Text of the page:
Balducci's Food Market. This used to be called Sutton Place Gourmet but it seems to be the same sort of place. Funny anecdote, I actually worked at Sutton Place for one summer, which is where I learned what "toast points" were. My friend "Mike" worked there too, in the bakery, and an older woman came in and asked for some. He had no idea so he asked the manager, and was told it was just toasted bread cut into triangles. He tried to show the older woman the bread selection, and she selected a loaf. Then she asked him to take it in the back, toast the whole thing, and cut it up for her. Yes, this really happened. Yes, I'm sure this is one example of why some people think McLean folks can be snotty.



Thieves Market Antinques.



A McLean tailor and Clothier, and Cecile's Wine Cellar. Again, I'm trying to highlight part of McLean's appeal, many family owned, non-chain businesses.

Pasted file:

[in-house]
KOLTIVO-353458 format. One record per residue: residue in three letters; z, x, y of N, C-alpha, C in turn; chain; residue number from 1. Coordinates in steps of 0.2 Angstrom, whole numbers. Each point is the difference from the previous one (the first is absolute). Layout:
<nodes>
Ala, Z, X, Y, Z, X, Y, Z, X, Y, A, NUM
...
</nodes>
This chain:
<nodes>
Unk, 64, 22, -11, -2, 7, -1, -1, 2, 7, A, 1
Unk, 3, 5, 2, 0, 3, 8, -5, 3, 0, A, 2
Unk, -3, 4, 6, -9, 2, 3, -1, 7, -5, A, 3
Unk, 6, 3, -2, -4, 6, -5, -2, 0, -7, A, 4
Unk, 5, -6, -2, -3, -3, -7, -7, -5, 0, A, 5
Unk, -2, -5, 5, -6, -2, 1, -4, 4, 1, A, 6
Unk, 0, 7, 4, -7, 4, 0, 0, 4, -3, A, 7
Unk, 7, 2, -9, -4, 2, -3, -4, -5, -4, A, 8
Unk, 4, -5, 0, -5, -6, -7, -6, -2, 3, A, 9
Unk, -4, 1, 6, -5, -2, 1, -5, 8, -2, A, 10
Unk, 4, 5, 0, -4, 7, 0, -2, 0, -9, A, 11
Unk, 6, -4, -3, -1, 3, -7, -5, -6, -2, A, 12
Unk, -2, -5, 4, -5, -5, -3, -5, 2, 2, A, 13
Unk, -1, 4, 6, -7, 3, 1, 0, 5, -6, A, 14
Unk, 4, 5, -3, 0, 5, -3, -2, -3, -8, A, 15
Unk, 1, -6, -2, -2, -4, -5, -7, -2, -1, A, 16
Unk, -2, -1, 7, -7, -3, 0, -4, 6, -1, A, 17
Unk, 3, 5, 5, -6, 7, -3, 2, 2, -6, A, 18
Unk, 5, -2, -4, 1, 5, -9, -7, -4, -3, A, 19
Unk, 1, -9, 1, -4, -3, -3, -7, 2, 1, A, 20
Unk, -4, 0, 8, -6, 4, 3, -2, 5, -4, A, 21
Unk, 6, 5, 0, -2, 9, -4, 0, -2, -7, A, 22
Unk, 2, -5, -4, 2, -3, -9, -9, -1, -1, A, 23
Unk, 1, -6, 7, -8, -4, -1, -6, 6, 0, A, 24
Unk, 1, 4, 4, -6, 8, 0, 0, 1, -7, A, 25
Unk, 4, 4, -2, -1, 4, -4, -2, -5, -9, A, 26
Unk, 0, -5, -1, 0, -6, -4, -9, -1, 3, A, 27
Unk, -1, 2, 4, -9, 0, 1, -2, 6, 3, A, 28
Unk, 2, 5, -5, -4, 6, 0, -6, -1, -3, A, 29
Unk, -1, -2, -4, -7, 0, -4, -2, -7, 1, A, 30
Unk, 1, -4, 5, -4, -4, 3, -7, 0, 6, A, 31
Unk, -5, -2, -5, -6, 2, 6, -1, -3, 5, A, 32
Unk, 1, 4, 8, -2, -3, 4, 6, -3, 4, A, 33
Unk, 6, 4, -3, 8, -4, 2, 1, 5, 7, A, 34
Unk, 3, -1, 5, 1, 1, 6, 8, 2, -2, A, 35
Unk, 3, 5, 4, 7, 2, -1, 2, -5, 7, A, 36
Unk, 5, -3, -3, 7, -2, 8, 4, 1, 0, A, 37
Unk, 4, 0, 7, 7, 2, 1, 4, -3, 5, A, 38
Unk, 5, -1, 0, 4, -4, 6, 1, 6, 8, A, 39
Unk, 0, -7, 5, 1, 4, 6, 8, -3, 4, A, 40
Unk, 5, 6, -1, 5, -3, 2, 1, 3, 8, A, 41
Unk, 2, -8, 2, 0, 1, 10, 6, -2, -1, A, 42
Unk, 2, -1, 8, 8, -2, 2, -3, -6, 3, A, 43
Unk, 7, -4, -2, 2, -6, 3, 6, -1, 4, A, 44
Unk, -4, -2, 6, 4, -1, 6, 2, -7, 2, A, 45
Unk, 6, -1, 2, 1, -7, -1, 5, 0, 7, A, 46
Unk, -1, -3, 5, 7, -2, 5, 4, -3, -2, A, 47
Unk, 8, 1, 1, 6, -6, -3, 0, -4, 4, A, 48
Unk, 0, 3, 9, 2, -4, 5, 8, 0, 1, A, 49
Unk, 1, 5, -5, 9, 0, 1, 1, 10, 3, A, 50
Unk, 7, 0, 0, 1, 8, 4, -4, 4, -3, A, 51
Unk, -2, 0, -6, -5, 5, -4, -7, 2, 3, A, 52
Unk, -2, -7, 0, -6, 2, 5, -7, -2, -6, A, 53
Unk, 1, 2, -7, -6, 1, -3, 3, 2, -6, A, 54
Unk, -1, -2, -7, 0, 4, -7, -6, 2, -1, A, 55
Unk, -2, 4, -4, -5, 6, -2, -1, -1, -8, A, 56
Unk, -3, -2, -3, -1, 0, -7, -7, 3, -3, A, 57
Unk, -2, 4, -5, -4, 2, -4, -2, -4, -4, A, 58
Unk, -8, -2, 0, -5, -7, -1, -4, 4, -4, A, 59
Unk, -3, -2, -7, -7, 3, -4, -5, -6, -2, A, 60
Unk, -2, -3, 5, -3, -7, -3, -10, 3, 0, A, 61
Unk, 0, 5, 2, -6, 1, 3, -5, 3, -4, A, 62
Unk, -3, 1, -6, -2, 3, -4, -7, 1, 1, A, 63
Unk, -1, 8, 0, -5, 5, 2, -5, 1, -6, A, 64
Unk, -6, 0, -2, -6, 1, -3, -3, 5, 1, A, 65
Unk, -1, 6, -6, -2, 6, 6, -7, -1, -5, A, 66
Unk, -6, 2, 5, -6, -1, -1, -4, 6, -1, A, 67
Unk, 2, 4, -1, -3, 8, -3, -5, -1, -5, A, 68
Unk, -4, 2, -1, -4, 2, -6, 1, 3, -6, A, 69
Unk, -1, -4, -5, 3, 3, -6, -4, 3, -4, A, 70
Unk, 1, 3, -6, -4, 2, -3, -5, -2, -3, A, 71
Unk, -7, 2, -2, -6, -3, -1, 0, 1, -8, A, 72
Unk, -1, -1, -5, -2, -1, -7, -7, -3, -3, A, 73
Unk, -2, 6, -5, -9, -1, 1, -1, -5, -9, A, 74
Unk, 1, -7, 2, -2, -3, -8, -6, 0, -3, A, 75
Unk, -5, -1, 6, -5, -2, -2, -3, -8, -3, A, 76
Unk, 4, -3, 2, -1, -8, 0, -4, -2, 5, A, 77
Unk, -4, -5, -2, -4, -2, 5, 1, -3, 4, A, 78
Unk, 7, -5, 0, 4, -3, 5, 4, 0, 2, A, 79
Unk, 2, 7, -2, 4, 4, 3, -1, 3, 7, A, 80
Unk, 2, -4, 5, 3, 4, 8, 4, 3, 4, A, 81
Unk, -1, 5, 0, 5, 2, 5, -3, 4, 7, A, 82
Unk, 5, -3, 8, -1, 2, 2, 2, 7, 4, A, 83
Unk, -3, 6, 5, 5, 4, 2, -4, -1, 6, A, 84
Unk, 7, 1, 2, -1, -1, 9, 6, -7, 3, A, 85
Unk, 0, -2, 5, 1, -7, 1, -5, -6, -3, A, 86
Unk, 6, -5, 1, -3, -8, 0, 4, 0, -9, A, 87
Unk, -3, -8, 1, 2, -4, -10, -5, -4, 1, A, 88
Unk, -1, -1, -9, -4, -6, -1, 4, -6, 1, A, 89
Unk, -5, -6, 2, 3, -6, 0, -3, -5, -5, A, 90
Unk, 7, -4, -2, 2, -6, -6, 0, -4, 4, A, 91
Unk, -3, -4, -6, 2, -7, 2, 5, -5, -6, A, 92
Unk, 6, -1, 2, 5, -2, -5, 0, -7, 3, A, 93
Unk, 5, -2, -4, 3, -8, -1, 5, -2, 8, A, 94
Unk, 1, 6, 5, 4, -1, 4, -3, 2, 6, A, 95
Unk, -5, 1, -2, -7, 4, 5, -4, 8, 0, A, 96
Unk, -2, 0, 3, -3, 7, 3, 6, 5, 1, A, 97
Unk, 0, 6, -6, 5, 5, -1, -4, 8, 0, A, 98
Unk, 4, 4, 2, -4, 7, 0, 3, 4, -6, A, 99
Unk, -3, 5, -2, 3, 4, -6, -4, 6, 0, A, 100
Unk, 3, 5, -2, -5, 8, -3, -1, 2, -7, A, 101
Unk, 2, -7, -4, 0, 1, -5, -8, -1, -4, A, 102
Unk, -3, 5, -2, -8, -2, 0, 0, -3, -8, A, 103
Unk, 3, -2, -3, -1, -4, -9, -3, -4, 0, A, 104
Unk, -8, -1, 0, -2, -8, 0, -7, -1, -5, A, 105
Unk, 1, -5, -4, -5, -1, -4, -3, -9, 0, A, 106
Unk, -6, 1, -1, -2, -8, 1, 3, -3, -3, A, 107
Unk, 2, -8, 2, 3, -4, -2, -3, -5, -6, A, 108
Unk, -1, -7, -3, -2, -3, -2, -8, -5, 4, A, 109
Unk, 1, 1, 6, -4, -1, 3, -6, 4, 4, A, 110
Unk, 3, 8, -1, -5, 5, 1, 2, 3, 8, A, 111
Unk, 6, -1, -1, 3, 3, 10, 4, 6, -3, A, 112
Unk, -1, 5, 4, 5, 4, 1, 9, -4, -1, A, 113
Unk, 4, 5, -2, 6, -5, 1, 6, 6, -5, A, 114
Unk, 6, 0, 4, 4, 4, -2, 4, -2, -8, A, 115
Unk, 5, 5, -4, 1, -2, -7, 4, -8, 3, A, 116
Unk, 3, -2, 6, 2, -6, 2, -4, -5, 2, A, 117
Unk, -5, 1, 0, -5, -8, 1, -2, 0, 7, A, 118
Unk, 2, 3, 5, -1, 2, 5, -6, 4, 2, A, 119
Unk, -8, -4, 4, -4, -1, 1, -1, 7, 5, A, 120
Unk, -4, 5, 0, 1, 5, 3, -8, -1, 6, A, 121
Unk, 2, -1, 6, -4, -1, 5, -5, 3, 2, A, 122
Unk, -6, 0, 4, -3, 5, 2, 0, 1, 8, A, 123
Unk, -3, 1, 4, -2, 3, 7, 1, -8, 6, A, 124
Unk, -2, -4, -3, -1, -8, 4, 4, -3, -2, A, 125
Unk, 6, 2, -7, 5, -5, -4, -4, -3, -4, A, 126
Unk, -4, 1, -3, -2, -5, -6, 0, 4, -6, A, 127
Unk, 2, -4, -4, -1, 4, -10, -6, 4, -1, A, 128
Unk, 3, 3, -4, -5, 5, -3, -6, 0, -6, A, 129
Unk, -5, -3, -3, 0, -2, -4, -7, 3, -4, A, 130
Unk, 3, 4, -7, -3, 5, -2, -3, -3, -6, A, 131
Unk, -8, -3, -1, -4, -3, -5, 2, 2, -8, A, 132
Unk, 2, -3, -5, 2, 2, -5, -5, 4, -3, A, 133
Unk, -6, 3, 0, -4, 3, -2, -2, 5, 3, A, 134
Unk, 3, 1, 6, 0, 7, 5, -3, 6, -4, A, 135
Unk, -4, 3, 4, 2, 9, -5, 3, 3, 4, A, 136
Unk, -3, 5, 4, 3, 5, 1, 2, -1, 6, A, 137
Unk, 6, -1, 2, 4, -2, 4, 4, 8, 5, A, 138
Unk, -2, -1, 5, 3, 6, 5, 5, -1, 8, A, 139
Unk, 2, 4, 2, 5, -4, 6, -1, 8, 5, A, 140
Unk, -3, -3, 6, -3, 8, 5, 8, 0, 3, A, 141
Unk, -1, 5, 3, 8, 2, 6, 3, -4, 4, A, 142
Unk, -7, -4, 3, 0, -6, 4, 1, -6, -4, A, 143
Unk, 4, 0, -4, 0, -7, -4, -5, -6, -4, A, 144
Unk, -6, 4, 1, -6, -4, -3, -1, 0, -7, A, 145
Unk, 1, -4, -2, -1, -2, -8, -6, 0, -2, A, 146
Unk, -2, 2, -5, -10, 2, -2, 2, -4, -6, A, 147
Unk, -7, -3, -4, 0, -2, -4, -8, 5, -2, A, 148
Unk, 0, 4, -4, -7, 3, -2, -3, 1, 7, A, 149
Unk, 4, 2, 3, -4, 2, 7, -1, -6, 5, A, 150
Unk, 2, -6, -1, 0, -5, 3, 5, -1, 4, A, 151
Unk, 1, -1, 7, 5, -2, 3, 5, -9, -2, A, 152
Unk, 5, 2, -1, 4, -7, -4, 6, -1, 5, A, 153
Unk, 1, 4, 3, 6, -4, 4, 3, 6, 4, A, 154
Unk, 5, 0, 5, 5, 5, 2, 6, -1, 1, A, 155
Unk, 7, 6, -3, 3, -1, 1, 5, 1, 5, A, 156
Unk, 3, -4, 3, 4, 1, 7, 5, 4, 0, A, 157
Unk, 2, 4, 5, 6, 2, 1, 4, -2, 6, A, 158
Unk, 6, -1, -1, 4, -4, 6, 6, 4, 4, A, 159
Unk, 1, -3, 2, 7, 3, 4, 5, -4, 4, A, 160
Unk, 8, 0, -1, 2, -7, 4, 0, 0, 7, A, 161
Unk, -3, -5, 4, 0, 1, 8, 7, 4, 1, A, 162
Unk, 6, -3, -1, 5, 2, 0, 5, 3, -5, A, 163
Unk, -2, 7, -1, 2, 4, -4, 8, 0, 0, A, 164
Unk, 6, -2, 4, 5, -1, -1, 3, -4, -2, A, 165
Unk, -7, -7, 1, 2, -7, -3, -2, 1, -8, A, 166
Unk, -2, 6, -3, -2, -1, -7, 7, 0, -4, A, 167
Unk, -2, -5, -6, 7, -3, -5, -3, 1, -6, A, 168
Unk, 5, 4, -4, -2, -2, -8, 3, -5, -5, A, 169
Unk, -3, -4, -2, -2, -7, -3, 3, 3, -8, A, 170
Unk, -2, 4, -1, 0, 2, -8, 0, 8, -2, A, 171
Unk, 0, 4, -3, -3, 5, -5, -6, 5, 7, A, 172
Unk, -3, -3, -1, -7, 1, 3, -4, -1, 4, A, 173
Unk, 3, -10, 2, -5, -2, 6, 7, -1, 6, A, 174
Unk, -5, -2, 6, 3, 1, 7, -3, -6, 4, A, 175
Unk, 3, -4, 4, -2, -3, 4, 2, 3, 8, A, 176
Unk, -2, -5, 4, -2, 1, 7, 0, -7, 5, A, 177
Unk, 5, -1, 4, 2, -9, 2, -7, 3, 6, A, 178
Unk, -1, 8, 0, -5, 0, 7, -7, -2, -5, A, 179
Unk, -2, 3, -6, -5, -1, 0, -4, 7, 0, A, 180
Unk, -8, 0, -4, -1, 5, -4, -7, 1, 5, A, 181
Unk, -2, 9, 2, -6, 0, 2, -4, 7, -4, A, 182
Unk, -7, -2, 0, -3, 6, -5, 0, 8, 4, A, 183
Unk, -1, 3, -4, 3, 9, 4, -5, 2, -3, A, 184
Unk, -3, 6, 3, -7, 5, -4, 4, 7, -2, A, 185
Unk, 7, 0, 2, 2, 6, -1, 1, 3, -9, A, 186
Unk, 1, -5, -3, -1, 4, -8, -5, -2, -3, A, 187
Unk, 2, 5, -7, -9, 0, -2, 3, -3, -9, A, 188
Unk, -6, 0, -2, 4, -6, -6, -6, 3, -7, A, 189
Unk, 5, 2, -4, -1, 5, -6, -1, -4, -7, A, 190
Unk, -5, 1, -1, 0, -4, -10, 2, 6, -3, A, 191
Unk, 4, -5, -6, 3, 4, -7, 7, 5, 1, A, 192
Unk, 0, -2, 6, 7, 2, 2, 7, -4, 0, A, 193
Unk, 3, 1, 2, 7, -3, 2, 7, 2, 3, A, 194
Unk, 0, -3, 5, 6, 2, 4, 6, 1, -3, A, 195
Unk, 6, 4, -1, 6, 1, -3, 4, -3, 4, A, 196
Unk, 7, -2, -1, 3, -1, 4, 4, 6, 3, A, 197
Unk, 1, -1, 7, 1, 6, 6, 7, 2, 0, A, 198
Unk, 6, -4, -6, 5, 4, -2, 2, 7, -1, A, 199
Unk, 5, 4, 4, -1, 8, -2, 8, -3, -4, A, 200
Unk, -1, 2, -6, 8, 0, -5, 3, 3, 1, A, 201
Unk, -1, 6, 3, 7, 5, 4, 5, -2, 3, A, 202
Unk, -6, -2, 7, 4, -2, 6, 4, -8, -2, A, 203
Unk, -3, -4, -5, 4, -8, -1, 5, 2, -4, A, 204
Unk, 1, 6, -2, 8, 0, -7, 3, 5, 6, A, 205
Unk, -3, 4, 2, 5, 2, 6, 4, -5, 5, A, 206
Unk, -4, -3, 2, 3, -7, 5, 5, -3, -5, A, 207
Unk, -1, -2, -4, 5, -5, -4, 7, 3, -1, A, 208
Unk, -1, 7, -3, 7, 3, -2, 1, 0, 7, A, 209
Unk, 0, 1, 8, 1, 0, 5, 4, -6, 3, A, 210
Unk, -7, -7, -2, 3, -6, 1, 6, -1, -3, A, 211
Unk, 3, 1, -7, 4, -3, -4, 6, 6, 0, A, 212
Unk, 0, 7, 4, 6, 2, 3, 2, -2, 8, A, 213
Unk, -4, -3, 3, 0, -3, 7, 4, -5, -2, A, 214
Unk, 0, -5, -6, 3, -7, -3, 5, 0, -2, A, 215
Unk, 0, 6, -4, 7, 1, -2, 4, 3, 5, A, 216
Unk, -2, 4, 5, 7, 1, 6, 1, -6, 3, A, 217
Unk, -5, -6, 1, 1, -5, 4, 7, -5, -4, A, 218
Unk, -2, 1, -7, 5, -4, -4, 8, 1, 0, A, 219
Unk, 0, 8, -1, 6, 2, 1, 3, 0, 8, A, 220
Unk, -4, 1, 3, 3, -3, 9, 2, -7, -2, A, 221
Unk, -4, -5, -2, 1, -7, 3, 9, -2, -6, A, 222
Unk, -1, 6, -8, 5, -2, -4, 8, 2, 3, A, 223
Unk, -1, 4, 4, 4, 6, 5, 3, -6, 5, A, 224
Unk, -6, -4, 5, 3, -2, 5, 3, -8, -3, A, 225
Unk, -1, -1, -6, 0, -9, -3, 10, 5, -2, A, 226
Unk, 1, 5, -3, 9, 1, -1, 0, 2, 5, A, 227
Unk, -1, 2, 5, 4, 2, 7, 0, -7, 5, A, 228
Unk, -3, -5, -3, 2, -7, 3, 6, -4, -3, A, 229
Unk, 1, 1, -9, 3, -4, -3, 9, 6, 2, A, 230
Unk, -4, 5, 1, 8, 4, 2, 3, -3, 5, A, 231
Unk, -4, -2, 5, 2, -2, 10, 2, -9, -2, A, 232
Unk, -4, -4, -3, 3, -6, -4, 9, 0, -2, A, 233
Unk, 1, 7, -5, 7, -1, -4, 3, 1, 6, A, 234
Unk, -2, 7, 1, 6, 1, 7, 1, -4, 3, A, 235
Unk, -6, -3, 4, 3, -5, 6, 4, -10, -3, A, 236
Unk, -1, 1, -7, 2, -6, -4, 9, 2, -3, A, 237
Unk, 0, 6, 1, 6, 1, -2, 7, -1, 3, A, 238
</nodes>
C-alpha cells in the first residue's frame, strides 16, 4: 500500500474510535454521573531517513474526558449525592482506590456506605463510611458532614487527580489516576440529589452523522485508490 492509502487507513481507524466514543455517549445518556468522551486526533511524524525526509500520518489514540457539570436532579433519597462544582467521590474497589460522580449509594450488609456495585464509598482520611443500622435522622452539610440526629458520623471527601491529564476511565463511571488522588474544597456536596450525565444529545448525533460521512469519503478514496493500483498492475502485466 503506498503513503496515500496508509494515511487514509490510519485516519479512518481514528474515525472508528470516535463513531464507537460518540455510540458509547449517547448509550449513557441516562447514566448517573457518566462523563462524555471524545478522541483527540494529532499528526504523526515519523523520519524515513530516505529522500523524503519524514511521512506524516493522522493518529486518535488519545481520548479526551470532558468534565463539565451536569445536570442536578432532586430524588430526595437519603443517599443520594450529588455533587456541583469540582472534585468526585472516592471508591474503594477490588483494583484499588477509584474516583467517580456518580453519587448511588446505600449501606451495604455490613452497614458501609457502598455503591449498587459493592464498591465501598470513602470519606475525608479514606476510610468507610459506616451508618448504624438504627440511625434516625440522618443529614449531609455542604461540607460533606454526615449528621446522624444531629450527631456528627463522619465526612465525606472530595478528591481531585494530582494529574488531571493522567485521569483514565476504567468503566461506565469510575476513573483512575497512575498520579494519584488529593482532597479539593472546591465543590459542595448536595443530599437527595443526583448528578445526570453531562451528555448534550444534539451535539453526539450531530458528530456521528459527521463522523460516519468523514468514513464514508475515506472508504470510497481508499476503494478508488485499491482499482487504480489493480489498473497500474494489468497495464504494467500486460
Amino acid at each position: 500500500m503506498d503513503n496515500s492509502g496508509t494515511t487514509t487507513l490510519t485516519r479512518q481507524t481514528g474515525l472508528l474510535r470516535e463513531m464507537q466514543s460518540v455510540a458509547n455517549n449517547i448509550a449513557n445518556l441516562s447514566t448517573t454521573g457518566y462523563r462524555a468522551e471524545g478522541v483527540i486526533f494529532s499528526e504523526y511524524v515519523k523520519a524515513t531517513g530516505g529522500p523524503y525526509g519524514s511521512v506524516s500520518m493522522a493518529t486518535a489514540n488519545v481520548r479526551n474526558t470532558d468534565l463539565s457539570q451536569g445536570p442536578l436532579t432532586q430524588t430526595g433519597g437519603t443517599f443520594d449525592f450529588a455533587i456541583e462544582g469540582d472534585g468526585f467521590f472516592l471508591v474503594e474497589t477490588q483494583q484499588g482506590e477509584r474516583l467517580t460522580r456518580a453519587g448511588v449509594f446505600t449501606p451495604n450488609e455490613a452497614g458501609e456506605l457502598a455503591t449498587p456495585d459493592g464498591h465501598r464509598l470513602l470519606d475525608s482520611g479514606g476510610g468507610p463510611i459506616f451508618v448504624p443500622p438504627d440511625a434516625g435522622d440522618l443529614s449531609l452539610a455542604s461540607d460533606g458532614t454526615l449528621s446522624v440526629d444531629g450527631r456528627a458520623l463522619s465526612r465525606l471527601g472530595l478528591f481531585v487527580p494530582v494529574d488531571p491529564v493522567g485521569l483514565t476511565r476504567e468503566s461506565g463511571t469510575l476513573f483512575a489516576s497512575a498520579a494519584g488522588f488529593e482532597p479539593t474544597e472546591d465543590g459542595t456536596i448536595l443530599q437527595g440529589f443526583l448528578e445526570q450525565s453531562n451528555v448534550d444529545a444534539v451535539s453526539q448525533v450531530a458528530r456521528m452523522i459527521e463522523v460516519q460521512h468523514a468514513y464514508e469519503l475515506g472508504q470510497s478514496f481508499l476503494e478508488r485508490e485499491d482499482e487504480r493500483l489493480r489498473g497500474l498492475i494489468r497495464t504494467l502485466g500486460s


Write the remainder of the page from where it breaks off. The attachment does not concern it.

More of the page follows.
McLean Cigars. This has changed names once or twice. The PG stands for Paul Garmirian, which is a pretty fancy brand. I had to throw this picture on here since I went to school with his daughter.

That's enough for Part 1. Part 2 will be housing. Part 3 will be restaurants and recreation.
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Old 01-18-2011, 07:01 AM
 
Location: Virginia
18,717 posts, read 13,827,372 times
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Great job! I'm so glad you did this. It's fun to have a photo tour that shows the little shops.
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Old 01-18-2011, 07:14 AM
 
524 posts, read 449,912 times
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Default Schools and Housing In McLean